Shoppers have taken a lot of their gifting online this year, thanks to the COVID-19 pandemic, but even there, Grinches are lurking with scams.
The Better Business Bureau serving Northeast Georgia reports they are seeing phishing scams creep up in relation to online shopping websites.
"People are buying, they're buying online, they're using PayPal accounts, they're shopping on Amazon, and all of a sudden, they either get an email, a call, or a text message saying there's been 'suspicious activity' in your bank account or one of the other accounts," said Callina. "Most people would panic, I would."
Callina said scammers thrive on chaos and confusion, and the panic that creates is ideal for tricking people into giving up what they really want: your personal information.
"They want to put you in a state of panic so you don't think calmly," Callina said. "If you're not thinking clearly, you're just going to click on any link that they provide to you. Immediately once you click that link, your information is compromised."
Callina said the easiest thing to do is to ignore the original contact and head to the source. If an email claims to be from your bank, contact your bank directly instead. Another tip, hover over links to see if they are real, even if it already looks real.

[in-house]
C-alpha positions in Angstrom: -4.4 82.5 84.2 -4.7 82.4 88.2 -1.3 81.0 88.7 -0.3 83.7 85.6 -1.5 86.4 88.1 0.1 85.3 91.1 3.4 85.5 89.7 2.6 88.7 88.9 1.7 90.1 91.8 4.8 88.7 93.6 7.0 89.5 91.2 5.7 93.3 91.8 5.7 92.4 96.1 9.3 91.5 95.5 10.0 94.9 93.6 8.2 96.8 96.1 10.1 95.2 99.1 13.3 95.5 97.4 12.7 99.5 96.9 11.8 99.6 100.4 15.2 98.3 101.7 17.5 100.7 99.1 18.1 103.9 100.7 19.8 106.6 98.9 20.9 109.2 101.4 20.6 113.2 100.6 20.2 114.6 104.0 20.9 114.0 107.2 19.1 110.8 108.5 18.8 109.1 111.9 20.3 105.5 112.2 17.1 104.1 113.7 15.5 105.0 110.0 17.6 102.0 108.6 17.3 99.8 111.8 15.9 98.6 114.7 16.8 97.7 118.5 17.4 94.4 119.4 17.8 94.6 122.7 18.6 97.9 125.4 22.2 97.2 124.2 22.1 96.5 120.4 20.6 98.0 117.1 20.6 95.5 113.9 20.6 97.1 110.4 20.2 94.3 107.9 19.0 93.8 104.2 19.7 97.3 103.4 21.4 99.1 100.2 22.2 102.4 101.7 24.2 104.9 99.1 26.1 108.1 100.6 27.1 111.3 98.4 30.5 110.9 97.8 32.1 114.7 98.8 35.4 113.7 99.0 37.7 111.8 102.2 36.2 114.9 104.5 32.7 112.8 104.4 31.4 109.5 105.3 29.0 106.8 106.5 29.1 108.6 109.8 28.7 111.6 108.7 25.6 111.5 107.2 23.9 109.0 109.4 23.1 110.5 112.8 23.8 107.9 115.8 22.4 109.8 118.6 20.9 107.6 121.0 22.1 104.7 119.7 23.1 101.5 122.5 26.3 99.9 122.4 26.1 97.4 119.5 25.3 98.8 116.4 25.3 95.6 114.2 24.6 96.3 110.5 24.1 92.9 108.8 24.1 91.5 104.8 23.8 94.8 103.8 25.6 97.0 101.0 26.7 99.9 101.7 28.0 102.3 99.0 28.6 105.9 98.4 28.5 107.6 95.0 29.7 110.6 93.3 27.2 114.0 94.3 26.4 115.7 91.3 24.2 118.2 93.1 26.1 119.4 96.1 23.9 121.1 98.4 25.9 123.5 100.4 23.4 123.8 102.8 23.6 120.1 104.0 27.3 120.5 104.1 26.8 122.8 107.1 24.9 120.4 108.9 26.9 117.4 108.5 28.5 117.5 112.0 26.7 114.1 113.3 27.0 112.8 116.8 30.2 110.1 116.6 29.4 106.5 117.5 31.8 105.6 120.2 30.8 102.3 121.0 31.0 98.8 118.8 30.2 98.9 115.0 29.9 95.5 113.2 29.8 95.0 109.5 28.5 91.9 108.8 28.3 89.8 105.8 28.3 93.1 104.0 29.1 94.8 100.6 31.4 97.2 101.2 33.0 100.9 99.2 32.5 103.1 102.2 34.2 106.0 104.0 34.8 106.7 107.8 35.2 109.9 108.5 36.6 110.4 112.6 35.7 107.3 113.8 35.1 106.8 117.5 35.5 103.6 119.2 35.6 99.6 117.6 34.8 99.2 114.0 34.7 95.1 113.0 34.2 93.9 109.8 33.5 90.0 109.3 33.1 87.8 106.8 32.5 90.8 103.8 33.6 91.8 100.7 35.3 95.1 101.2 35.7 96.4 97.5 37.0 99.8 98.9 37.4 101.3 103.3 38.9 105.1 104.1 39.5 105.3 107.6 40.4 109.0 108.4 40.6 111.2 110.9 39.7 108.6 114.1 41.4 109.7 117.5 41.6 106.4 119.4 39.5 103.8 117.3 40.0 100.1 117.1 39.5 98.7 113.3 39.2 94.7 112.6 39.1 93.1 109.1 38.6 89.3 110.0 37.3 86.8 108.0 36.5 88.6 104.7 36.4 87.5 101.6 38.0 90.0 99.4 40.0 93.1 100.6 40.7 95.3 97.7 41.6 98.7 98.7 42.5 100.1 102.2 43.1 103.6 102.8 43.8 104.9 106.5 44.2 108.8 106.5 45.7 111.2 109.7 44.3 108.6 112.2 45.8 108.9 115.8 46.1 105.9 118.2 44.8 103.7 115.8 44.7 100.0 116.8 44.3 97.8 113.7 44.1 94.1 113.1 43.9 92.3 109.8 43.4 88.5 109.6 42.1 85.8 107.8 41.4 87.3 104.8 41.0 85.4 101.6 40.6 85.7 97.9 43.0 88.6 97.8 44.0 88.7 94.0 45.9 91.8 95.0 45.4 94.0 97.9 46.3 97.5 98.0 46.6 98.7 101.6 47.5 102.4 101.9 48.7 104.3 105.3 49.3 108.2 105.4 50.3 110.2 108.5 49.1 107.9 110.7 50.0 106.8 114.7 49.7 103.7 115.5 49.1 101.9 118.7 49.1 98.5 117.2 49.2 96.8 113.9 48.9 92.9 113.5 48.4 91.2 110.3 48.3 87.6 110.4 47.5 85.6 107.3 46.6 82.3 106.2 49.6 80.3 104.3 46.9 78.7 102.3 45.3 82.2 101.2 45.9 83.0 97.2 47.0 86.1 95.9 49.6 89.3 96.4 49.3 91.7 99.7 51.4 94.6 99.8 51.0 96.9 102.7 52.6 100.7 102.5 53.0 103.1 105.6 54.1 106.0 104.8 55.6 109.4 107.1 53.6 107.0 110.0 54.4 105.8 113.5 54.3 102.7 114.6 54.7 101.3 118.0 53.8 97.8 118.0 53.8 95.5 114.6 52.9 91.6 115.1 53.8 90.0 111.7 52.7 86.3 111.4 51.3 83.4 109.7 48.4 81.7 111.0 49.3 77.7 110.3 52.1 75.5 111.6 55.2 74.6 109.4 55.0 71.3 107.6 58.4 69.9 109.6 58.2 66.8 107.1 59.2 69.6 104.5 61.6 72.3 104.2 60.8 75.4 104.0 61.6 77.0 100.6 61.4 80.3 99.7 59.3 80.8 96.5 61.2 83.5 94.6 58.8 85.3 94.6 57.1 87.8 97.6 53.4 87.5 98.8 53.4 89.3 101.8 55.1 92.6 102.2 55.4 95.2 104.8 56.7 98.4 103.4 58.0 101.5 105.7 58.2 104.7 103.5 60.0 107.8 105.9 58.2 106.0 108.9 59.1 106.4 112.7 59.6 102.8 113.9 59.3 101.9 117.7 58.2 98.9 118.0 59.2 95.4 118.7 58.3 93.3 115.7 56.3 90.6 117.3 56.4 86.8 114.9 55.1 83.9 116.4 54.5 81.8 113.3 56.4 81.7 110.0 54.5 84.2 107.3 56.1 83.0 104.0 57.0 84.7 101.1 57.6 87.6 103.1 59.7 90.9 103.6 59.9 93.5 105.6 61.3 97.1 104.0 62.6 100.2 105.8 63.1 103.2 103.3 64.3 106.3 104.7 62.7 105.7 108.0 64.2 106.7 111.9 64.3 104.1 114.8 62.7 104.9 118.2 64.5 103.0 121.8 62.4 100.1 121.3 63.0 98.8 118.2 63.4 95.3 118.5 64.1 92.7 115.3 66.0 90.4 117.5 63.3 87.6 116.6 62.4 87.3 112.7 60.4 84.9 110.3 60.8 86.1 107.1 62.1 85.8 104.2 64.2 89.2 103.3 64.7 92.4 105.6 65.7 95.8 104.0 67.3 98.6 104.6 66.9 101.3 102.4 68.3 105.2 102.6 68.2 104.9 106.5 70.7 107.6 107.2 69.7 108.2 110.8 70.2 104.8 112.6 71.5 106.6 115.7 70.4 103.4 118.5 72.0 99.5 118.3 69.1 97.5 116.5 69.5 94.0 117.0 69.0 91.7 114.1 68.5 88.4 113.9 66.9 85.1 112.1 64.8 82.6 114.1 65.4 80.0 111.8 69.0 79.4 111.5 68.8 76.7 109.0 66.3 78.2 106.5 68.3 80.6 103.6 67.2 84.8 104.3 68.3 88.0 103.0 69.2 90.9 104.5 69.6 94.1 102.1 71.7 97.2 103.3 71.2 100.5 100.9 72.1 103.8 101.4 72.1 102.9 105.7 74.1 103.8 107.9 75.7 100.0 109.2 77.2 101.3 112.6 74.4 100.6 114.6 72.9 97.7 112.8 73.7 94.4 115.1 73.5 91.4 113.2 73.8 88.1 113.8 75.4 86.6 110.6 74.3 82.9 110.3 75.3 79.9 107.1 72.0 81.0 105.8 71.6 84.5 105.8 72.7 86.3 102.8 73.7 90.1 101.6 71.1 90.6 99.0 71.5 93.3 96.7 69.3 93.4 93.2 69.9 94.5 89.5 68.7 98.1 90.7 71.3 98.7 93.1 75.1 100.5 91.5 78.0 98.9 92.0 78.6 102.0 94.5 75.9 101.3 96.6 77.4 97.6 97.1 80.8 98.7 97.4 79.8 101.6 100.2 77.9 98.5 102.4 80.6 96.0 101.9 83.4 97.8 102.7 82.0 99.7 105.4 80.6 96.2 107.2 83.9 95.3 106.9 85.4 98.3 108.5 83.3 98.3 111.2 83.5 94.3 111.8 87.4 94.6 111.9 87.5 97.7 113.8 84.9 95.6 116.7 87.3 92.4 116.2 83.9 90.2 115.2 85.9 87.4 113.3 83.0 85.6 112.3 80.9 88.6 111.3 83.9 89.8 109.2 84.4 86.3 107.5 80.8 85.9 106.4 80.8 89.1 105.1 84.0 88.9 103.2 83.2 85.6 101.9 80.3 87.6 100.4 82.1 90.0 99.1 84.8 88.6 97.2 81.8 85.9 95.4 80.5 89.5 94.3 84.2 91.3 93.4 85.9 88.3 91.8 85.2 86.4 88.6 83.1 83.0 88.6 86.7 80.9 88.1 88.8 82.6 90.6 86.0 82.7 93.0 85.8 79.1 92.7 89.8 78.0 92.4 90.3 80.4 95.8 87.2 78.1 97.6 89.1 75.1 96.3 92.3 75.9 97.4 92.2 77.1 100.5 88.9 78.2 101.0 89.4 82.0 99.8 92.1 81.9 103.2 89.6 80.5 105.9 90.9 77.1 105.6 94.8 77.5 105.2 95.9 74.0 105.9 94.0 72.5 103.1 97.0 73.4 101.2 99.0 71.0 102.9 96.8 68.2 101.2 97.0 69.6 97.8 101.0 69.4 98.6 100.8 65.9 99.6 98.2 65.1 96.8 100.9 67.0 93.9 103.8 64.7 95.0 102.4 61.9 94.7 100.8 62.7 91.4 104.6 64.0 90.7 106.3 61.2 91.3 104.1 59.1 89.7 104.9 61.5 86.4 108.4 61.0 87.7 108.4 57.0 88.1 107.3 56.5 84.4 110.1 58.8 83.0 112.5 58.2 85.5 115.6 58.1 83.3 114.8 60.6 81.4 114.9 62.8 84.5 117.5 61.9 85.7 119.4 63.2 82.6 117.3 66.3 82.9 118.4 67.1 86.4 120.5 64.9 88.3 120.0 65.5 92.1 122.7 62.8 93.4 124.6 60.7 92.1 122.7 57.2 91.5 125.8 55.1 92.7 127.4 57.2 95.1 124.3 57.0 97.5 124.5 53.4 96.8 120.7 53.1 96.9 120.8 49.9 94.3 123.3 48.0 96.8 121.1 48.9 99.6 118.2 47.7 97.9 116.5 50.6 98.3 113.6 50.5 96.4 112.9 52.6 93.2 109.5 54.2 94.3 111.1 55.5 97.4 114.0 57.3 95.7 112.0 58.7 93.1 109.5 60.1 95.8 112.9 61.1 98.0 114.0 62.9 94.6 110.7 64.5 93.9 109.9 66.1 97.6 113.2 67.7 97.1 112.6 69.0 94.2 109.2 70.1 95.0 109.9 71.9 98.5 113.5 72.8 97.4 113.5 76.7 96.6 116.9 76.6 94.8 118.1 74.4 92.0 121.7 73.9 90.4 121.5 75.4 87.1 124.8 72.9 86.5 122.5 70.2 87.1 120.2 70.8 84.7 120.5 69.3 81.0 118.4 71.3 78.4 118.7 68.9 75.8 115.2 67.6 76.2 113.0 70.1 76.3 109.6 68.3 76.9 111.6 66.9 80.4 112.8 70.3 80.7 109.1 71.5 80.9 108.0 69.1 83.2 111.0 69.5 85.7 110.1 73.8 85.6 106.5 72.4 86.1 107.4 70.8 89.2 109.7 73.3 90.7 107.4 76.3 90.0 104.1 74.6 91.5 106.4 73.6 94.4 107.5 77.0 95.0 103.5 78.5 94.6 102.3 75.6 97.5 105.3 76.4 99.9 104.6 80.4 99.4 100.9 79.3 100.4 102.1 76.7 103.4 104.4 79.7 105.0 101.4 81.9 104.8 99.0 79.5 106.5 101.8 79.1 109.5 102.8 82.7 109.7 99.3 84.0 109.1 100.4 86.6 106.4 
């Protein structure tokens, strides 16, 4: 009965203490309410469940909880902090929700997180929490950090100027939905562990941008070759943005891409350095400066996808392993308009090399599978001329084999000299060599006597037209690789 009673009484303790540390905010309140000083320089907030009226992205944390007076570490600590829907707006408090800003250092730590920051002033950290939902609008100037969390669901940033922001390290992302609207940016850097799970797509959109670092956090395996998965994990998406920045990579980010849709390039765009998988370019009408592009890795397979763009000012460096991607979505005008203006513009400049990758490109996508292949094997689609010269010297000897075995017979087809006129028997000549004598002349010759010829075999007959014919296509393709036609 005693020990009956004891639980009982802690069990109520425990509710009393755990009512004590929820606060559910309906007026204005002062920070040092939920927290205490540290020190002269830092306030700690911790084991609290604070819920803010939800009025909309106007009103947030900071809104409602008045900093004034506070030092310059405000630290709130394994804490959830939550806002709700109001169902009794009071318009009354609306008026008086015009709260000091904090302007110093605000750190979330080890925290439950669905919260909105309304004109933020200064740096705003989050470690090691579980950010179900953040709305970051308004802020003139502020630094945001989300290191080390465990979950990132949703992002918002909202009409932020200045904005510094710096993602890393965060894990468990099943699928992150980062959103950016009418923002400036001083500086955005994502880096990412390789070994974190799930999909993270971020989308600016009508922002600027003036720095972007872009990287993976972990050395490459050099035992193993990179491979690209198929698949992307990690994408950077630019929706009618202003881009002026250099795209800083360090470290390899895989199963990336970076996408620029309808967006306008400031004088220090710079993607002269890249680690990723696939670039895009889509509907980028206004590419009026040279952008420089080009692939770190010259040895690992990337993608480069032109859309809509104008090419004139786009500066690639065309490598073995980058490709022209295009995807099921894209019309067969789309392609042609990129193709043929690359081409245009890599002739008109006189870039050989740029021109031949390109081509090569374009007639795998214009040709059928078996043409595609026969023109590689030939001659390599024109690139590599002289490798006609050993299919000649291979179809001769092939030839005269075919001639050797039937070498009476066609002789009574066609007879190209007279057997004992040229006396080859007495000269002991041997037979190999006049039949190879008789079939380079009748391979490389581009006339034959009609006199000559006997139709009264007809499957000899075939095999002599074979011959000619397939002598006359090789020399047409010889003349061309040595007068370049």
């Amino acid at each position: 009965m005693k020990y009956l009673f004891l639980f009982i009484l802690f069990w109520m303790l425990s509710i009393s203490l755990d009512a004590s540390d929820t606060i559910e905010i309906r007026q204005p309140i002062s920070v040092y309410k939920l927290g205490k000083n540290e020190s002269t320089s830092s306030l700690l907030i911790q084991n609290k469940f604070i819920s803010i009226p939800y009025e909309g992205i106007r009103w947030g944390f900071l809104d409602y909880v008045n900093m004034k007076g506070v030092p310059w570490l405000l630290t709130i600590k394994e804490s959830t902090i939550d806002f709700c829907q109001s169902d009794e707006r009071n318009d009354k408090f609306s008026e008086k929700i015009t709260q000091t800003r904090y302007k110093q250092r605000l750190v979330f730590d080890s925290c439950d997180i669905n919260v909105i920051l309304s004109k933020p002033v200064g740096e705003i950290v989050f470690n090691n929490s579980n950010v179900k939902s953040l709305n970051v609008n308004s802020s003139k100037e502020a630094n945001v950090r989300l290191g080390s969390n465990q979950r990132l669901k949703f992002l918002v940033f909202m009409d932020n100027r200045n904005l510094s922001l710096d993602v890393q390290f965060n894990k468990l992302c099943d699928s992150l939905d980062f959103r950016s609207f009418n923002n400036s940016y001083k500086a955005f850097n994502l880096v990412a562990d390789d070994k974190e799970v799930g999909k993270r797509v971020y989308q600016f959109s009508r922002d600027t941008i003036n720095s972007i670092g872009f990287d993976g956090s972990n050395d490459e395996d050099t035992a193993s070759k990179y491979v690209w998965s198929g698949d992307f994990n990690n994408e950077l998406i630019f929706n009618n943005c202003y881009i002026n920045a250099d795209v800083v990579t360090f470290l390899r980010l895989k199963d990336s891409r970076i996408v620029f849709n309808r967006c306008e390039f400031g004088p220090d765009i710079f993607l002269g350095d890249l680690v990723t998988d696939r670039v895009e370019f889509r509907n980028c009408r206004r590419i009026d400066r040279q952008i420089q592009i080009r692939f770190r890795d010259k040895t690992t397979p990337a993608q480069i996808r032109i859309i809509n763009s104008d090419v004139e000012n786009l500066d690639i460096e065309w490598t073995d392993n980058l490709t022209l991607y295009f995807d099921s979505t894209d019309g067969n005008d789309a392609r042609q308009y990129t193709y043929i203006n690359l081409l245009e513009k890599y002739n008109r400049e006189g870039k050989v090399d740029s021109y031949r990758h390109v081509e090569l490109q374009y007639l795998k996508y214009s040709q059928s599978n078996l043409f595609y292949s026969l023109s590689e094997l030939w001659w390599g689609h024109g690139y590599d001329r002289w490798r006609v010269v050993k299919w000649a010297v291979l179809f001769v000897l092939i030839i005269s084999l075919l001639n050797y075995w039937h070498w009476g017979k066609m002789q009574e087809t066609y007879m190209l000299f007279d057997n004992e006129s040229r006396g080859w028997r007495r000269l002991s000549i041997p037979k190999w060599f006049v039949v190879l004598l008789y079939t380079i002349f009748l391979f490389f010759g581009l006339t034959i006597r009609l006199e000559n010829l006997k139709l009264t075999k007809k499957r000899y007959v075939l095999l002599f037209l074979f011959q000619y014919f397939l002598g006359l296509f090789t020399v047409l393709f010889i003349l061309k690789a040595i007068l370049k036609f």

"BBB's name has been used in fake links, like, you would take your mouse and hover over it. And if it doesn't say 'BBB.org' it says something else or something different, don't click on it."
And remember, legitimate companies will not ask you to fix the problem with money, including money transfer apps, wire services, or gift cards, Callina said.
If you have encountered a scam, Callina said you can report it to the BBB as well to help other avoid getting scammed. You can also track scams in your area on their Scam Tracker map.